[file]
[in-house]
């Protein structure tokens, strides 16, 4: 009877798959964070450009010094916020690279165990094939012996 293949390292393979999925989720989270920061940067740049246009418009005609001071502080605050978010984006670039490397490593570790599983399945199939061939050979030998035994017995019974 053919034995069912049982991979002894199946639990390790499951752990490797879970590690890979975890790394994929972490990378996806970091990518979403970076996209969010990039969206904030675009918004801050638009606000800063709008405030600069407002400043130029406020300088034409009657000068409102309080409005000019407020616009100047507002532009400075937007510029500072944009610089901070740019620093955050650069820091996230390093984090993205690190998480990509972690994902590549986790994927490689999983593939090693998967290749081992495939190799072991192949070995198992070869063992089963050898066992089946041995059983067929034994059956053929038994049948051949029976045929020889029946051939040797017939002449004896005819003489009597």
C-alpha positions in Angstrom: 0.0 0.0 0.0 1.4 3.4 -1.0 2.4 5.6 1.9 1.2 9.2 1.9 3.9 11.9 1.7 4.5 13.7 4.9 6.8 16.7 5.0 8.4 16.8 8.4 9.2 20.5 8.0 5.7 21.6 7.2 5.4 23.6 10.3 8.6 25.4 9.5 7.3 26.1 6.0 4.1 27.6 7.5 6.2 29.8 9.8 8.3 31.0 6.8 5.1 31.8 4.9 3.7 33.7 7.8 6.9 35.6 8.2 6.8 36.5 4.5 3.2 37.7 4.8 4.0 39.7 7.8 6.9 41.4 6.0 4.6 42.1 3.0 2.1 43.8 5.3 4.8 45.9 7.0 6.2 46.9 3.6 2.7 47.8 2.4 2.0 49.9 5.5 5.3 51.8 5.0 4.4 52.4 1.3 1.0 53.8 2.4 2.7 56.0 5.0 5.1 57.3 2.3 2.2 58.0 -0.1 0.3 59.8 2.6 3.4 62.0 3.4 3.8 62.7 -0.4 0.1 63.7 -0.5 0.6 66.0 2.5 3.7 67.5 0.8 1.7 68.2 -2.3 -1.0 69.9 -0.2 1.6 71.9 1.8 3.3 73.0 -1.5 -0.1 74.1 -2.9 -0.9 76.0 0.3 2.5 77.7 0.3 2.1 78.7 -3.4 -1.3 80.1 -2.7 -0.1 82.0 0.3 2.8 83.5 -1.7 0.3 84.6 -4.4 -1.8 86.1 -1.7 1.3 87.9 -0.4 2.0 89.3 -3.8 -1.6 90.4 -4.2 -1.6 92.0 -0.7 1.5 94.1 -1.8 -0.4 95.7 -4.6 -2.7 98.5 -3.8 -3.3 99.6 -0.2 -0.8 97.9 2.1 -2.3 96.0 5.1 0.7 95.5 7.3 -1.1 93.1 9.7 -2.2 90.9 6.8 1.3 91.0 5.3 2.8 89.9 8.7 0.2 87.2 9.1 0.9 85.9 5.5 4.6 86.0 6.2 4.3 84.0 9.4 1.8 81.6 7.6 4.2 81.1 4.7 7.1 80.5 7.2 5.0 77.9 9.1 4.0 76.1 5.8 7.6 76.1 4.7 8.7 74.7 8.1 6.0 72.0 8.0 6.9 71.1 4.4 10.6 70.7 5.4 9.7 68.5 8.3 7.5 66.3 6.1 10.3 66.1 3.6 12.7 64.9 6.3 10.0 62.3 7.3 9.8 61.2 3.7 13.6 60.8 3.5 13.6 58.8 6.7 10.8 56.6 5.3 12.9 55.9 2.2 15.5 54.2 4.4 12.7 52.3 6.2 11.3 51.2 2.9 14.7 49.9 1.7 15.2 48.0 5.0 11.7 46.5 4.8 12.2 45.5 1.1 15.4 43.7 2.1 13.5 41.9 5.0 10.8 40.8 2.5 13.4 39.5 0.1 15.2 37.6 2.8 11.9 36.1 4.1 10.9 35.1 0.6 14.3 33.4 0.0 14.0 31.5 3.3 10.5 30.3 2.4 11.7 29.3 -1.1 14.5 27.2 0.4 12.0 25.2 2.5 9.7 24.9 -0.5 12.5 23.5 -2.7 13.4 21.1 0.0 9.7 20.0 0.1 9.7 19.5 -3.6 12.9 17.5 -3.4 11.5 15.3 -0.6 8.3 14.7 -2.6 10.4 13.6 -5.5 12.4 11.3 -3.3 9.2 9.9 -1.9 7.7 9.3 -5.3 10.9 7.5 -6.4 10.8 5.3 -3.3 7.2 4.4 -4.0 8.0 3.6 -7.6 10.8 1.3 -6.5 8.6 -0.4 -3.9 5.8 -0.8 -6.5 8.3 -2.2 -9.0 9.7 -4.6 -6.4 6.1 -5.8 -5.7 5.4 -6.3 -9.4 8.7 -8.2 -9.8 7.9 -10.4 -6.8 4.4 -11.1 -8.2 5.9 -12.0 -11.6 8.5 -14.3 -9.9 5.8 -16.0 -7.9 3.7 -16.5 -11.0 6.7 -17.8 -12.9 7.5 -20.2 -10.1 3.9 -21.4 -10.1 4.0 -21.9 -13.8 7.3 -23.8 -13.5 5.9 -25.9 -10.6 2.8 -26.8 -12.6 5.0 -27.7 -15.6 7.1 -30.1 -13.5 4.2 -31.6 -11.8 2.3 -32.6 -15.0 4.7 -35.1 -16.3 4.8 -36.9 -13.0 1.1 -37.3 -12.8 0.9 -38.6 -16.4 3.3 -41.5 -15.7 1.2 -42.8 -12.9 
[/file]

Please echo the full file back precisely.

[in-house]
């Protein structure tokens, strides 16, 4: 009877798959964070450009010094916020690279165990094939012996 293949390292393979999925989720989270920061940067740049246009418009005609001071502080605050978010984006670039490397490593570790599983399945199939061939050979030998035994017995019974 053919034995069912049982991979002894199946639990390790499951752990490797879970590690890979975890790394994929972490990378996806970091990518979403970076996209969010990039969206904030675009918004801050638009606000800063709008405030600069407002400043130029406020300088034409009657000068409102309080409005000019407020616009100047507002532009400075937007510029500072944009610089901070740019620093955050650069820091996230390093984090993205690190998480990509972690994902590549986790994927490689999983593939090693998967290749081992495939190799072991192949070995198992070869063992089963050898066992089946041995059983067929034994059956053929038994049948051949029976045929020889029946051939040797017939002449004896005819003489009597």
C-alpha positions in Angstrom: 0.0 0.0 0.0 1.4 3.4 -1.0 2.4 5.6 1.9 1.2 9.2 1.9 3.9 11.9 1.7 4.5 13.7 4.9 6.8 16.7 5.0 8.4 16.8 8.4 9.2 20.5 8.0 5.7 21.6 7.2 5.4 23.6 10.3 8.6 25.4 9.5 7.3 26.1 6.0 4.1 27.6 7.5 6.2 29.8 9.8 8.3 31.0 6.8 5.1 31.8 4.9 3.7 33.7 7.8 6.9 35.6 8.2 6.8 36.5 4.5 3.2 37.7 4.8 4.0 39.7 7.8 6.9 41.4 6.0 4.6 42.1 3.0 2.1 43.8 5.3 4.8 45.9 7.0 6.2 46.9 3.6 2.7 47.8 2.4 2.0 49.9 5.5 5.3 51.8 5.0 4.4 52.4 1.3 1.0 53.8 2.4 2.7 56.0 5.0 5.1 57.3 2.3 2.2 58.0 -0.1 0.3 59.8 2.6 3.4 62.0 3.4 3.8 62.7 -0.4 0.1 63.7 -0.5 0.6 66.0 2.5 3.7 67.5 0.8 1.7 68.2 -2.3 -1.0 69.9 -0.2 1.6 71.9 1.8 3.3 73.0 -1.5 -0.1 74.1 -2.9 -0.9 76.0 0.3 2.5 77.7 0.3 2.1 78.7 -3.4 -1.3 80.1 -2.7 -0.1 82.0 0.3 2.8 83.5 -1.7 0.3 84.6 -4.4 -1.8 86.1 -1.7 1.3 87.9 -0.4 2.0 89.3 -3.8 -1.6 90.4 -4.2 -1.6 92.0 -0.7 1.5 94.1 -1.8 -0.4 95.7 -4.6 -2.7 98.5 -3.8 -3.3 99.6 -0.2 -0.8 97.9 2.1 -2.3 96.0 5.1 0.7 95.5 7.3 -1.1 93.1 9.7 -2.2 90.9 6.8 1.3 91.0 5.3 2.8 89.9 8.7 0.2 87.2 9.1 0.9 85.9 5.5 4.6 86.0 6.2 4.3 84.0 9.4 1.8 81.6 7.6 4.2 81.1 4.7 7.1 80.5 7.2 5.0 77.9 9.1 4.0 76.1 5.8 7.6 76.1 4.7 8.7 74.7 8.1 6.0 72.0 8.0 6.9 71.1 4.4 10.6 70.7 5.4 9.7 68.5 8.3 7.5 66.3 6.1 10.3 66.1 3.6 12.7 64.9 6.3 10.0 62.3 7.3 9.8 61.2 3.7 13.6 60.8 3.5 13.6 58.8 6.7 10.8 56.6 5.3 12.9 55.9 2.2 15.5 54.2 4.4 12.7 52.3 6.2 11.3 51.2 2.9 14.7 49.9 1.7 15.2 48.0 5.0 11.7 46.5 4.8 12.2 45.5 1.1 15.4 43.7 2.1 13.5 41.9 5.0 10.8 40.8 2.5 13.4 39.5 0.1 15.2 37.6 2.8 11.9 36.1 4.1 10.9 35.1 0.6 14.3 33.4 0.0 14.0 31.5 3.3 10.5 30.3 2.4 11.7 29.3 -1.1 14.5 27.2 0.4 12.0 25.2 2.5 9.7 24.9 -0.5 12.5 23.5 -2.7 13.4 21.1 0.0 9.7 20.0 0.1 9.7 19.5 -3.6 12.9 17.5 -3.4 11.5 15.3 -0.6 8.3 14.7 -2.6 10.4 13.6 -5.5 12.4 11.3 -3.3 9.2 9.9 -1.9 7.7 9.3 -5.3 10.9 7.5 -6.4 10.8 5.3 -3.3 7.2 4.4 -4.0 8.0 3.6 -7.6 10.8 1.3 -6.5 8.6 -0.4 -3.9 5.8 -0.8 -6.5 8.3 -2.2 -9.0 9.7 -4.6 -6.4 6.1 -5.8 -5.7 5.4 -6.3 -9.4 8.7 -8.2 -9.8 7.9 -10.4 -6.8 4.4 -11.1 -8.2 5.9 -12.0 -11.6 8.5 -14.3 -9.9 5.8 -16.0 -7.9 3.7 -16.5 -11.0 6.7 -17.8 -12.9 7.5 -20.2 -10.1 3.9 -21.4 -10.1 4.0 -21.9 -13.8 7.3 -23.8 -13.5 5.9 -25.9 -10.6 2.8 -26.8 -12.6 5.0 -27.7 -15.6 7.1 -30.1 -13.5 4.2 -31.6 -11.8 2.3 -32.6 -15.0 4.7 -35.1 -16.3 4.8 -36.9 -13.0 1.1 -37.3 -12.8 0.9 -38.6 -16.4 3.3 -41.5 -15.7 1.2 -42.8 -12.9 